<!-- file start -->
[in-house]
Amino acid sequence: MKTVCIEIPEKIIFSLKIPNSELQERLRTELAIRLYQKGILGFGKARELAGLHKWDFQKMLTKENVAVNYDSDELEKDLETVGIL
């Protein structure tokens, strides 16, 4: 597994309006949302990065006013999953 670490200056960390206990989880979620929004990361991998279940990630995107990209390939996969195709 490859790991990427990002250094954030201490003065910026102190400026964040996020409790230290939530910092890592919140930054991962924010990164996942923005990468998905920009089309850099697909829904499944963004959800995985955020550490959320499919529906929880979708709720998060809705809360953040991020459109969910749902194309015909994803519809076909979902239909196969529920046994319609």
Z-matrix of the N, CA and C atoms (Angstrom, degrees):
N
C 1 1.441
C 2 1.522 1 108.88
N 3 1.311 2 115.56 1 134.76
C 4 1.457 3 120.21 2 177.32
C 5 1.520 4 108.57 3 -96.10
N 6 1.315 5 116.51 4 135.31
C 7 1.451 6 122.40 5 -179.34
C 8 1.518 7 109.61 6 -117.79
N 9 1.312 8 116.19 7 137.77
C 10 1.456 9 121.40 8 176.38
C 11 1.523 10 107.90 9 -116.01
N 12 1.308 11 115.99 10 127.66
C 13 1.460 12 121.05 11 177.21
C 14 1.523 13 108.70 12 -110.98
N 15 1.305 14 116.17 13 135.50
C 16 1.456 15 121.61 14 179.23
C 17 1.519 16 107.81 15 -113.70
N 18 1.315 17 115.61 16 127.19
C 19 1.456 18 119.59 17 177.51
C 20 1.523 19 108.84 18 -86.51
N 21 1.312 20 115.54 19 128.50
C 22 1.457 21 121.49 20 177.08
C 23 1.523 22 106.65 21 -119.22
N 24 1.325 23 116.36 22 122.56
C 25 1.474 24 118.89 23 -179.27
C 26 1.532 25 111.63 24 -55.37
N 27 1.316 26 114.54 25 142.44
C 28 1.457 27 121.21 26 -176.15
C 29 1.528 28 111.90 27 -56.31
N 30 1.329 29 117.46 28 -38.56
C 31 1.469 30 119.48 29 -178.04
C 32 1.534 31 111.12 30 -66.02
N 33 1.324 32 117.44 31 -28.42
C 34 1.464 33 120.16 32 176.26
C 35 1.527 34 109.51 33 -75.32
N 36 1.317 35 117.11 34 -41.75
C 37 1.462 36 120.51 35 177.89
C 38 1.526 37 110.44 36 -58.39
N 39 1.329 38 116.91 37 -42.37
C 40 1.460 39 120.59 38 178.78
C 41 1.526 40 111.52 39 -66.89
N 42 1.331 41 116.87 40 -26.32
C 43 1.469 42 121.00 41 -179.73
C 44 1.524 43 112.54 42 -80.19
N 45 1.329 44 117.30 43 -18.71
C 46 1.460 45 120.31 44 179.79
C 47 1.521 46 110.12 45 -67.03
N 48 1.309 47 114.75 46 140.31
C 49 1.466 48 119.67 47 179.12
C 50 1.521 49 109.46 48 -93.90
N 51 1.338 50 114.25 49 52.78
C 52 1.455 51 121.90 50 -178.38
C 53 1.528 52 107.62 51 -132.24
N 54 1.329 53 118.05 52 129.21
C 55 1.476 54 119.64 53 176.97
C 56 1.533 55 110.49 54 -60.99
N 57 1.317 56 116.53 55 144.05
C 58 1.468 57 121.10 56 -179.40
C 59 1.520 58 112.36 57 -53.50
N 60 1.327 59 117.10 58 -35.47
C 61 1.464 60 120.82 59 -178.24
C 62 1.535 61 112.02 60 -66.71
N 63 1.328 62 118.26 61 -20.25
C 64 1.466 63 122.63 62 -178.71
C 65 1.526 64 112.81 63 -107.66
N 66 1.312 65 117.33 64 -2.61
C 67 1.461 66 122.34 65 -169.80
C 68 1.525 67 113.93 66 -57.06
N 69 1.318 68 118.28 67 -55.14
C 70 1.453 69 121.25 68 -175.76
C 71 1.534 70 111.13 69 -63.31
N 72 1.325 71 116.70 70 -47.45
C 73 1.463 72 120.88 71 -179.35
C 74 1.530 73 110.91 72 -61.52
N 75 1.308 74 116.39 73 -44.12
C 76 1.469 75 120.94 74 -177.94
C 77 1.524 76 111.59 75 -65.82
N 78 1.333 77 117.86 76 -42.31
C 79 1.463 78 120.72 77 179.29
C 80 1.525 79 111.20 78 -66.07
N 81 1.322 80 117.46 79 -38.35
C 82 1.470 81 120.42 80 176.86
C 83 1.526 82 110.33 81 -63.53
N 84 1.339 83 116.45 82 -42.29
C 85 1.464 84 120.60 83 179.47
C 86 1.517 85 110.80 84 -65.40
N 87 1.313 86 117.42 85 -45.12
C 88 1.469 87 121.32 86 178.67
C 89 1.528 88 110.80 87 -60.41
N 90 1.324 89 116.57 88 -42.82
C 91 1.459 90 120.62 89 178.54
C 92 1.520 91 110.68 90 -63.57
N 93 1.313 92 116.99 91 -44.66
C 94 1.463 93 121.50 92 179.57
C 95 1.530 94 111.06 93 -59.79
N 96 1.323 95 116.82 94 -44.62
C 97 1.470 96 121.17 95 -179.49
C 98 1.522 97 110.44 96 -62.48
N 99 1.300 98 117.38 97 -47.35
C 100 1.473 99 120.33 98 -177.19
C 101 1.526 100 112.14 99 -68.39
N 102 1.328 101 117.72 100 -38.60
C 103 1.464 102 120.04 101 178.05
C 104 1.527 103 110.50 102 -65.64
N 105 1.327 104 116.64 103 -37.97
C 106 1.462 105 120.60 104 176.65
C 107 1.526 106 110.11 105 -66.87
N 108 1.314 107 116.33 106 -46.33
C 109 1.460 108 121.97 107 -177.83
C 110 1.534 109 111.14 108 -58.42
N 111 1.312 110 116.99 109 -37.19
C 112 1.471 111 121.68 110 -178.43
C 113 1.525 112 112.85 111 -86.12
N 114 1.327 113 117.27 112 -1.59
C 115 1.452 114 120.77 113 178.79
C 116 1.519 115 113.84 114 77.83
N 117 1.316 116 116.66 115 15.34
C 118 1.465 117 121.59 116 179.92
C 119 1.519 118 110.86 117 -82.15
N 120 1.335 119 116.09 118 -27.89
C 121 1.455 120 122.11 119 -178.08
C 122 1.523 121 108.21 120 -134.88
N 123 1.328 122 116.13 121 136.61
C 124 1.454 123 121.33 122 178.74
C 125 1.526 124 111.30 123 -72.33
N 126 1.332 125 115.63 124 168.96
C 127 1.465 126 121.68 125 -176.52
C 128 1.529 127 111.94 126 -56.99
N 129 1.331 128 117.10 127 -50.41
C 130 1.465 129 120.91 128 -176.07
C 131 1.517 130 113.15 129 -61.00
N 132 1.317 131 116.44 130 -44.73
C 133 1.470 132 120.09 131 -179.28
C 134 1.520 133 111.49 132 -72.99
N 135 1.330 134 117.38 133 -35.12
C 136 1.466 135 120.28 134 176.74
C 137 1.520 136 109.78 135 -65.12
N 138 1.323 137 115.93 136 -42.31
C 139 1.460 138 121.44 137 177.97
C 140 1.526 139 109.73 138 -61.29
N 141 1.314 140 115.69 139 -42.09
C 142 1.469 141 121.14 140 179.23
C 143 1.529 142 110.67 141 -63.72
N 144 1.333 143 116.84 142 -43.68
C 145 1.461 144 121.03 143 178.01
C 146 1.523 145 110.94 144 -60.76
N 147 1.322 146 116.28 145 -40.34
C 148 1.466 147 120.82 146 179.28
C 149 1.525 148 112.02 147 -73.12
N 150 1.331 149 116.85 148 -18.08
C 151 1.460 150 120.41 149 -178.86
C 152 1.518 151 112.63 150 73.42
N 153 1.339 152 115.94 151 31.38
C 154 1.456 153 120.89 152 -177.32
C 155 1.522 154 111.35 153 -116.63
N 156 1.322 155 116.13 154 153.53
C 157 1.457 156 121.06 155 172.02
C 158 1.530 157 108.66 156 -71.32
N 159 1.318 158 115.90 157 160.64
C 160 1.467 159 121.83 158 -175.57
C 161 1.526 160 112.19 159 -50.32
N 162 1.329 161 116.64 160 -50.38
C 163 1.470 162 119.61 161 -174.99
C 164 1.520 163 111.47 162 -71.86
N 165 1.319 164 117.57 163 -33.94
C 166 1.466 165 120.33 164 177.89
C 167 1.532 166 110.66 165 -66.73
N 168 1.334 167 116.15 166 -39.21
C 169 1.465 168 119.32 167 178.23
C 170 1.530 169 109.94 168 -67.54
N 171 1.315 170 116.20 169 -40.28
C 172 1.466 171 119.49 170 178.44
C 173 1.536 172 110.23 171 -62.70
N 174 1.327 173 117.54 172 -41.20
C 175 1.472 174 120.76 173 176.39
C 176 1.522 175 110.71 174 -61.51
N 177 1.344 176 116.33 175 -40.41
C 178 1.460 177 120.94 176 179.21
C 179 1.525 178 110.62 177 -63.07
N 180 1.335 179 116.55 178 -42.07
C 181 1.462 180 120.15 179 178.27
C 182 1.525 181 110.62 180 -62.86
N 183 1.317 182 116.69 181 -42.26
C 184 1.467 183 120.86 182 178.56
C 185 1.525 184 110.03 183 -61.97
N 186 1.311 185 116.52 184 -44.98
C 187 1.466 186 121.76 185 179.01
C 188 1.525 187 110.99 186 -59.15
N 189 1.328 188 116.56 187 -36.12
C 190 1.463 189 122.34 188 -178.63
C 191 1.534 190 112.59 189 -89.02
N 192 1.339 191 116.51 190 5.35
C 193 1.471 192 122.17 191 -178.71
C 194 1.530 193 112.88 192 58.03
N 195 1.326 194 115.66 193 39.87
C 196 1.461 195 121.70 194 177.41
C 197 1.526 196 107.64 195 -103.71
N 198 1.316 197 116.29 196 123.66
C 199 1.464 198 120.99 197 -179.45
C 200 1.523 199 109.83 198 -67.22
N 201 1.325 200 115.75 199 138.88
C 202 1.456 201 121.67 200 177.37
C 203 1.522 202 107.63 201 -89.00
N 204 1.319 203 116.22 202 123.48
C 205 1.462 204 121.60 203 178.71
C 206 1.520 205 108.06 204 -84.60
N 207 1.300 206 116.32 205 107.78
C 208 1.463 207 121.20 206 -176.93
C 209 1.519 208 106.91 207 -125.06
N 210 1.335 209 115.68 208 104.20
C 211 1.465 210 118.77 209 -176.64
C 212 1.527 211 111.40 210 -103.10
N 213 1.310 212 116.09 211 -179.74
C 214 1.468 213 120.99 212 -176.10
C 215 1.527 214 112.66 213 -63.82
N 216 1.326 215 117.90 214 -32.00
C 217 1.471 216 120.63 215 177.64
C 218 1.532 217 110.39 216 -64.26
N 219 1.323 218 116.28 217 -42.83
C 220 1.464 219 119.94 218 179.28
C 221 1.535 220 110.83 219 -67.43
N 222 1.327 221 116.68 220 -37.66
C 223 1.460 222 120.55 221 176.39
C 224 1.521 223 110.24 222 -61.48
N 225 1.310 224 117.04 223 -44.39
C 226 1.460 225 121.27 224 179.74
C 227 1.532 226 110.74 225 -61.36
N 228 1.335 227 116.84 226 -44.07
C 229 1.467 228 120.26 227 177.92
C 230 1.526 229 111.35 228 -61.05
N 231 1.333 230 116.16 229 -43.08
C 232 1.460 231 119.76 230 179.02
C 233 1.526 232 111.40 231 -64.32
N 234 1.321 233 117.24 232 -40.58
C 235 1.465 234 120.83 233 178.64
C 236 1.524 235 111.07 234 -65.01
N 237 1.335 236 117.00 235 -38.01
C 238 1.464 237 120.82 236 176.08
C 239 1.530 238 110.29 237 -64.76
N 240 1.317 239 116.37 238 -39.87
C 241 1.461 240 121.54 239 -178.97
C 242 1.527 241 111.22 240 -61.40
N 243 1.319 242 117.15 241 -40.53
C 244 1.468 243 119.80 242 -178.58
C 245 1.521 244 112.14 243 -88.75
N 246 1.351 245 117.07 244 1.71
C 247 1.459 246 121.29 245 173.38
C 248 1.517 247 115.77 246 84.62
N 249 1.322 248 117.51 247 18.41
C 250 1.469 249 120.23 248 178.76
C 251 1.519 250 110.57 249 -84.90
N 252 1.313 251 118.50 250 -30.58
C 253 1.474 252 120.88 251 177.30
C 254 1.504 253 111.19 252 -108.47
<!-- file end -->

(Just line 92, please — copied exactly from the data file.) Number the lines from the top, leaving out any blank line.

N 87 1.313 86 117.42 85 -45.12